You bob & spit & bite
     at my breast. You are my private
colony of sharp stones. I burn
     your umbilical cord to ash.
Come, meet the spirits. Before
     your birth I thought you an eyeball
bruised purple. I have no crib
     to leave you in, but a maizena cardboard box
& a blanket of my thick dark hair.
     I have done many things to feed your body—
open-legged, dark-thumbed
     things. Things for the price of what I
can endure in thirty minutes before
     breaking. I know I can’t keep you,
but even stillborn I used the blood
     I gave you to wash my legs clean.

Related Poems

Silence Is So Accurate, Rothko Wrote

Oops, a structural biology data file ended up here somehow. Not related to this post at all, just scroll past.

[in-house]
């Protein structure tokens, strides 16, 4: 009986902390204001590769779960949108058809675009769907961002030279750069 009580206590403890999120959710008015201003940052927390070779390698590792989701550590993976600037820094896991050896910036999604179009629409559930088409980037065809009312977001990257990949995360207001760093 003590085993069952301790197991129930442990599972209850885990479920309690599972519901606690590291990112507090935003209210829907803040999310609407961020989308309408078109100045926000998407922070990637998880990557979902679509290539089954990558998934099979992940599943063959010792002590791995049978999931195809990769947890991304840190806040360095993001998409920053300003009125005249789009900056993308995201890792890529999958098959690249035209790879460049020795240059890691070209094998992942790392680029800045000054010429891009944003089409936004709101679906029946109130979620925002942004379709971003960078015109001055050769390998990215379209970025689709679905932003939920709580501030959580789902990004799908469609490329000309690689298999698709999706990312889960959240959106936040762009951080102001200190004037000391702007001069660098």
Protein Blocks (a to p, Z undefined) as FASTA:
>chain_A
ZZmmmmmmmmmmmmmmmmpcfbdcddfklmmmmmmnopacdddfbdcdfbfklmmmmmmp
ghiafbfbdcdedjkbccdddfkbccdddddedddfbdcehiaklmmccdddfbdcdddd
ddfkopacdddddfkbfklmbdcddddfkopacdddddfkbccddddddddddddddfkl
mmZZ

Accurate like an arrow without a target
and no target in mind.

Silence has its own roar or, not-roar,
just as Rothko wrote “I don’t express myself
in my paintings. I express my not-self.”

A poem that expresses the not-self.
Everything but the self.
The meadow’s veil of fog, but is veil self-referential?

Already, dawn, the not-birds alert to what silence has to offer.

The fog, one of Rothko’s shapes,
hanging there in the not-self, humming.

Mikel, before he died, loved Rothko most.
When he could still think, he put his mind
to those sorts of judgments.

If I pull the fog away like theater curtains, what then?

Sadness shapes the landscape.
The arrow of myself thwacks the nearest tree.
Fog steps closer like a perpetrator or a god.

Oh. I’m weeping.
Tears feed the silence like a mother drops
into her baby not-bird’s open beak

some sweet but dangerous morsel.